Was Mars’ Olympus Mons volcano once an island?
Olympus Mons, on the planet Mars, is the biggest volcano in our solar system. It’s bigger than the U.S. state of Arizona. And it towers about 14 miles (22 km) above the surrounding Martian desert. It’s a spectacular sight from Mars orbit. But now imagine this giant Mars volcano as an island surrounded by water. On July 25, 2023, researchers at the French National Centre for Scientific Research (CNRS) and Université Paris-Saclay in France announced the results of their new study suggesting that Olympus Mons was once a volcanic island, surrounded by a deep sea.
Largest volcano in the solar system
Olympus Mons isn’t just big. It’s massive, and far beyond the size of any volcano on Earth. It easily dwarfs Earth’s biggest volcano, Mauna Loa in Hawaii (which is 75 miles/ 120 km across and 5.6 miles/ 9 km tall).
In contrast, Olympus Mons is about 374 miles (600 km) wide wide at its widest point. And it stands about 14 miles (22 km) above the surrounding plains (2 1/2 times the height of Everest).
The caldera at its summit is 53 miles (85 km) in diameter!
Olympus Mons is a shield volcano, and scientists said it was likely built up from eruptions of fairly fluid (low viscosity) basaltic lava. Shield volcanoes have a lower profile – wider than they are tall – than other types of volcanoes.
Was Olympus Mons a volcanic island?
Evidence has been growing in recent years for an ancient ocean in the northern hemisphere of Mars. Scientists have even found signs of former shorelines and marine sediments. Now, it seems that an ocean may have surrounded Olympus Mons, meaning that it was actually a volcanic island a few billion years ago.
The new study showed that Olympus Mons shares morphological similarities with many active volcanic islands on Earth. These include ones like Pico Island in Portugal, Fogo Island in Canada and Hawaii in the United States. Geoscientist Anthony Hildenbrand at CNRS, who led the research team, stated:
Here we show that the Olympus Mons giant volcano shares morphological similarities with active volcanic islands on Earth, where major constructional slope breaks systematically occur at the sea-air transition in response to sharp lava viscosity contrasts.
We propose that the upper rim of the 6-kilometer [3.7-mi] high concentric main escarpment surrounding Olympus Mons most likely formed by lava flowing into liquid water when the edifice was an active volcanic island during the late Noachian–early Hesperian.
Mystery escarpment provides clues
One of the biggest clues about the history of Olympus Mons is at the base of the volcano. The volcano doesn’t just slope gently into the surrounding terrain. Instead, for much of the circumference, the base is a steep cliff, or escarpment. This escarpment is about 4 miles (6.5 km) tall. That abrupt change in the shape of the volcano has long puzzled planetary scientists.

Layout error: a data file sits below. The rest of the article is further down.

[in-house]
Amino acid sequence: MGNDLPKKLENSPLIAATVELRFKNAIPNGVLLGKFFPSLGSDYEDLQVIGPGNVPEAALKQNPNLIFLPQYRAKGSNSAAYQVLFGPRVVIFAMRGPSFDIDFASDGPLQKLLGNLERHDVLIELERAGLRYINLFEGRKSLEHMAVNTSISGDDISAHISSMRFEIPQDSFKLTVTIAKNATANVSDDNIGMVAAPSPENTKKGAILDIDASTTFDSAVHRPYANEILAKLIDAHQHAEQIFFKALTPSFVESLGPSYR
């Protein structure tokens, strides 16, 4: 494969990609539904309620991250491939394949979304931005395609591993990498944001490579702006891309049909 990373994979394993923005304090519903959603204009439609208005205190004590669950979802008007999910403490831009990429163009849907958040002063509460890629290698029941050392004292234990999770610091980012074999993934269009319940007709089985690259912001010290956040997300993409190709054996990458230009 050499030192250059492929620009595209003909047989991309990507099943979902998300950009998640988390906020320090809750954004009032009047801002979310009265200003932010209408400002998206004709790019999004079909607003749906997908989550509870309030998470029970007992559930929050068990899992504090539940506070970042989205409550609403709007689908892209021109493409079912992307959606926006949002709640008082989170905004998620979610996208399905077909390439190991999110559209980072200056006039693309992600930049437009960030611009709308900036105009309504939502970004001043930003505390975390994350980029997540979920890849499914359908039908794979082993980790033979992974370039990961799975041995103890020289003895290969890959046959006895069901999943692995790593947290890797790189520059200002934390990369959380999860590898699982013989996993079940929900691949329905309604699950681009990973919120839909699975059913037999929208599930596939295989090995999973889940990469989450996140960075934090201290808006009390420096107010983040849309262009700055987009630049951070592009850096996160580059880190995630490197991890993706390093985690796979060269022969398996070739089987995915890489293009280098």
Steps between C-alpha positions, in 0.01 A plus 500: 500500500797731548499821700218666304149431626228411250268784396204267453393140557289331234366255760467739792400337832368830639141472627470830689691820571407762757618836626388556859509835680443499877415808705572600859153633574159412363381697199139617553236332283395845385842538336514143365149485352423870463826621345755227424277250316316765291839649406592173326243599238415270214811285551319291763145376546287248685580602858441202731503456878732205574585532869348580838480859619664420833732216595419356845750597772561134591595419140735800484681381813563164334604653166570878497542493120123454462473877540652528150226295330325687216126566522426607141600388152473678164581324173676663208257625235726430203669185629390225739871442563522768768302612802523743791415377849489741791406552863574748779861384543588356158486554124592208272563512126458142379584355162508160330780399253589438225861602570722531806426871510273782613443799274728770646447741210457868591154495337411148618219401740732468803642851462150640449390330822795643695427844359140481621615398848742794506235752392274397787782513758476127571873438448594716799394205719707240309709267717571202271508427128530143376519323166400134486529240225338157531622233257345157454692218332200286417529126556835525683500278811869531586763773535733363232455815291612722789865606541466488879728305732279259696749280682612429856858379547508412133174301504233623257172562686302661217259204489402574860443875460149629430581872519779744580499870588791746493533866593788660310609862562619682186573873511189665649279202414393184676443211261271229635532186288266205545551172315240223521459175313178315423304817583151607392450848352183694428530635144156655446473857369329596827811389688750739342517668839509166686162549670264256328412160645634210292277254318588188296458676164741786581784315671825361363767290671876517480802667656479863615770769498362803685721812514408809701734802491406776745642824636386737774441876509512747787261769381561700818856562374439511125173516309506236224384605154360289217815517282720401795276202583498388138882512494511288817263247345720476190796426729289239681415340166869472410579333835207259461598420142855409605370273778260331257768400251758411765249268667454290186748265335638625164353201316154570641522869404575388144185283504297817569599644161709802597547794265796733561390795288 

The researchers found that this escarpment is similar to those on volcanic islands on Earth. These cliffs form when lava flows down the sides of the volcanoes and hits the surrounding ocean water. This creates a change in the viscosity of the lava. The paper said:
This leads us to propose that Olympus Mons was a former volcanic island surrounded by liquid water.
The average height of the main escarpments suggests a 6-km-thick [3.7-mi-thick] column of liquid water initially surrounding the inferred volcanic island. This is more than the average depth of oceans on Earth, and twice the plausible depth for an early Martian ocean [about 3.8 billion years ago] … Nevertheless, the escarpment height is not inconsistent with a globally shallow ocean.
But why the disparity with the estimated ocean depth from previous studies? Basically, the scientists said, there were massive plumes of lava below where the volcanoes now sit. Those plumes created the Tharsis Bulge that this group of volcanoes sits on. However, the same plumes also deformed the planet’s crust underneath the ocean so much that it actually shifted the ocean itself.
The top of the escarpment would have been the sea level of the now long-gone ocean. Scientists have also dated the last lava flows to about 3 to 3.7 billion years ago, so the ocean would have been present at that time.
Similar volcano hundreds of miles away from Olympus Mons
The researchers also found that another volcano, Alba Mons, features similar characteristics to Olympus Mons. Alba Mons is 932 miles (1,500 km) away, with vast lowlands separating it from Olympus Mons. This could mean that the ocean filled in the lowlands and surrounded both volcanoes. This supports earlier findings that the ancient ocean once covered much of the northern hemisphere of Mars, in the lowlands. As the paper explains:
Conspicuous slope breaks at the top of the main basal escarpment surrounding Olympus Mons are here interpreted as paleo-shorelines around a former volcanic island. Similar features at Alba Mons further support the existence of an early ocean occupying the northern plains of Mars along the northwestern edge of the Tharsis region.
Interestingly, a previous study from 2018 also suggested a link between the ancient ocean on Mars and the formation of the Tharsis volcano system, of which Olympus Mons is a part.
Bottom line: Scientists in France have found new evidence that the largest volcano on Mars, Olympus Mons, was once a volcanic island surrounded by an ancient northern ocean.